Killer Whales and Diving Sharks

In the book, The Golden Rule, Jesus said, “Let your children live in your home and be your own servant.” The implication there is that children should be treated as your property, and that you, as a parent, can be a killer, without being a killer at all. Does this mean you shouldn’t take care of your children? Of course not, but Jesus made it clear that when you are in authority, people will not always take you seriously, but only obey you out of fear.


One example that comes to mind is the case of David Matkin, who slithered from his ship and was never seen again. If Matkin had been an escaped convict, authorities would have found him and returned him to sea. However, because he was carrying his master’s name and the master’s title, Matkin slipped through the police lines and became a famous eastern Pacific killer whale pod hunter.

Killer whales, like their cousins the blue whale and the black bear, come to gather together in the months before Mother Nature puts on her annual holiday, called calving season, where they go to lay down their young for the long journey back to the ocean. During this time, pod hunting is the most profitable game, and killer whales are not afraid to make a nest. It’s estimated that they can live up to sixty years if they are left alone. There is no question that Orcas and Orca pods will travel hundreds of miles searching for their next prey.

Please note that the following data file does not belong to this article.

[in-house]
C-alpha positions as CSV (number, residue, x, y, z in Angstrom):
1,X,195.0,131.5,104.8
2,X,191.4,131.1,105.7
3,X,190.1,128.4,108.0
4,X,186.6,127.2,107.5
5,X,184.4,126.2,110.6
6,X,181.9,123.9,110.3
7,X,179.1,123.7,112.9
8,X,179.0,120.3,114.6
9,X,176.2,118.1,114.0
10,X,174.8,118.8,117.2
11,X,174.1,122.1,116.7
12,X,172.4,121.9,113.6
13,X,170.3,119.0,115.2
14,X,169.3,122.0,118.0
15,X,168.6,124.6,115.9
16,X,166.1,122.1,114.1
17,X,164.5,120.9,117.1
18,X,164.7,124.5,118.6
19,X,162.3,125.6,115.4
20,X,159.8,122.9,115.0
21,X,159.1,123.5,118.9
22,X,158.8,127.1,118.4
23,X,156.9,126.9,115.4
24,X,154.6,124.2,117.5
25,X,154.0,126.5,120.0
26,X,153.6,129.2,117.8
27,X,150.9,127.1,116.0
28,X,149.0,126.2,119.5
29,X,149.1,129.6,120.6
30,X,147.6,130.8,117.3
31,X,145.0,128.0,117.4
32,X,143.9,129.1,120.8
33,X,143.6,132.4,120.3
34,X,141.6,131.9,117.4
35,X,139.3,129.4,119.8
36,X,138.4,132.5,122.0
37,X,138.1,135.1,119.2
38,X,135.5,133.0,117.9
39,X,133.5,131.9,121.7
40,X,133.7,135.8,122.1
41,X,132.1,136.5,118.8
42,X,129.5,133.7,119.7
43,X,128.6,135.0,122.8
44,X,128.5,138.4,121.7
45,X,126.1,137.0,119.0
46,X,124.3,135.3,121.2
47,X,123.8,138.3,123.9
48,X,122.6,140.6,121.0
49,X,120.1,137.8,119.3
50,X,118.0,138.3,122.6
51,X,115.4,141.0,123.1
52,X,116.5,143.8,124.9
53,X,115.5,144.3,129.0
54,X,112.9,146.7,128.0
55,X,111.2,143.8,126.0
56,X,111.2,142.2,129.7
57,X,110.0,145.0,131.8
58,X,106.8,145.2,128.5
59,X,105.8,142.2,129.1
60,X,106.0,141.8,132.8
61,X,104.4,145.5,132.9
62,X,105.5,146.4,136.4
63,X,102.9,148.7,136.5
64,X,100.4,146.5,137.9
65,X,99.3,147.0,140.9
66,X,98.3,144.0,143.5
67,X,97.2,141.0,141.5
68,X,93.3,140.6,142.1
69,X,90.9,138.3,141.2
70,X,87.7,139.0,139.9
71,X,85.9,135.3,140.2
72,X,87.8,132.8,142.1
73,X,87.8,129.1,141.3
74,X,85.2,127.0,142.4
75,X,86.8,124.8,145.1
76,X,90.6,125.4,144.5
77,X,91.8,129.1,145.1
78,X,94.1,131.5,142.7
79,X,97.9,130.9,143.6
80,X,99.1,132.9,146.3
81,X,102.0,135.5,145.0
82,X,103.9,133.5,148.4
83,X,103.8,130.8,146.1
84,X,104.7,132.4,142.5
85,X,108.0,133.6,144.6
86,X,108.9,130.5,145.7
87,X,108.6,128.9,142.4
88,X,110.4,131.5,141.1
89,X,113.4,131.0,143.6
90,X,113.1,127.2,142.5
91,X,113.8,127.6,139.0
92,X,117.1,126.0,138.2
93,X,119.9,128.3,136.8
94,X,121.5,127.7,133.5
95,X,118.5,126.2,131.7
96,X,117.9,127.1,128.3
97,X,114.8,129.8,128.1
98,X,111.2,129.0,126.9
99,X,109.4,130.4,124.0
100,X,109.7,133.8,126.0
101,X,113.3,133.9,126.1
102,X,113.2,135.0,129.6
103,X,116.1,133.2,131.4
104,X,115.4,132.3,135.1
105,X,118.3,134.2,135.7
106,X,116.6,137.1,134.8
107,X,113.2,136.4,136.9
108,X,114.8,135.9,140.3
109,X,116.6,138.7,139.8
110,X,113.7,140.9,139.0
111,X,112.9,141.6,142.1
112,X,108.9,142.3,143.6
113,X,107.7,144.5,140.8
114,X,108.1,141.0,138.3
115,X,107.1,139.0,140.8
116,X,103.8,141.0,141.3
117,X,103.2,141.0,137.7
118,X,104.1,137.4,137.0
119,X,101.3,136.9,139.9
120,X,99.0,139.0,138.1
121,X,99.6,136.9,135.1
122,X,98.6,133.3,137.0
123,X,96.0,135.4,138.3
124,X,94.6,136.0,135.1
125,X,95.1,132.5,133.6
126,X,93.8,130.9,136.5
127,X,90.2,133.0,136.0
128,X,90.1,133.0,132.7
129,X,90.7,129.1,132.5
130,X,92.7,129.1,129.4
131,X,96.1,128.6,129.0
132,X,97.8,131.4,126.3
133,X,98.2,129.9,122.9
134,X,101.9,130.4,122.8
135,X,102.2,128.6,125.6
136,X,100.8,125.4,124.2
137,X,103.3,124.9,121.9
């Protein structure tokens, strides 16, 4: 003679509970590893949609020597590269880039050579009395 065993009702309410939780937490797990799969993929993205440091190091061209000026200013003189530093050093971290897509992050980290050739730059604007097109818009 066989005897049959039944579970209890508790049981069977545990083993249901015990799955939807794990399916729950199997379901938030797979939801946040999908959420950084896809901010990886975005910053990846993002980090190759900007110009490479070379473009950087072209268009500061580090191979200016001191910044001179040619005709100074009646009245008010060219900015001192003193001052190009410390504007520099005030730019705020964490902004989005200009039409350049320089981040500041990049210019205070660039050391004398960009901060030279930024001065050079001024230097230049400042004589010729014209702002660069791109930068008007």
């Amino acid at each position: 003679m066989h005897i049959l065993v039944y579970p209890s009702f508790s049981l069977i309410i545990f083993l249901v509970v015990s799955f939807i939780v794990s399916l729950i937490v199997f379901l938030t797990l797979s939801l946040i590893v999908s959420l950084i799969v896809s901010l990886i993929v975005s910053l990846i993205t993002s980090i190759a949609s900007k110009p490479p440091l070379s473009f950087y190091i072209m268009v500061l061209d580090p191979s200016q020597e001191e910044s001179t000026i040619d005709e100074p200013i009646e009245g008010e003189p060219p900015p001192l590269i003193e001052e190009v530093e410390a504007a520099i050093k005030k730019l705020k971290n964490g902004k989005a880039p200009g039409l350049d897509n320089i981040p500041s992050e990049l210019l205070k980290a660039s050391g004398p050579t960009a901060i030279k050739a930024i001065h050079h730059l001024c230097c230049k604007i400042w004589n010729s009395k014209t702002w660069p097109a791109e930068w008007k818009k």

Some people are opposed to killing killer whales, and rightly so. Studies have shown that Orcas and Orca pods are highly intelligent and social creatures. Dolphins, on the other hand, are a different story. Dolphins don’t really belong in the ocean, after all. They are great athletes, but they are more suited to living in land.

In the Pacific Northwest, there are a few pods of whales that gather regularly off the shores. These pods hunt and feed by tracking fish, and occasionally attacking other pods. The aggressive behavior of orcas has been disputed, as it has been blamed on territorial aggression. But it is clear that Orcas and Dolphins do play with each other, and that they get into fights from time to time. This aggressive behavior does not reflect well in a human ocean sanctuary, so keeping orcas in captivity seems like a risk worth taking.

Diving research has shown that orcas have adapted well to their marine mammal captivity, but they still head out onto open coastal waters. The most popular places to watch killer whales and dolphins off the coast of British Columbia are Whistler and Stanley Island. You may be able to book a spot at one of these marine mammals and watch them take a dive or two!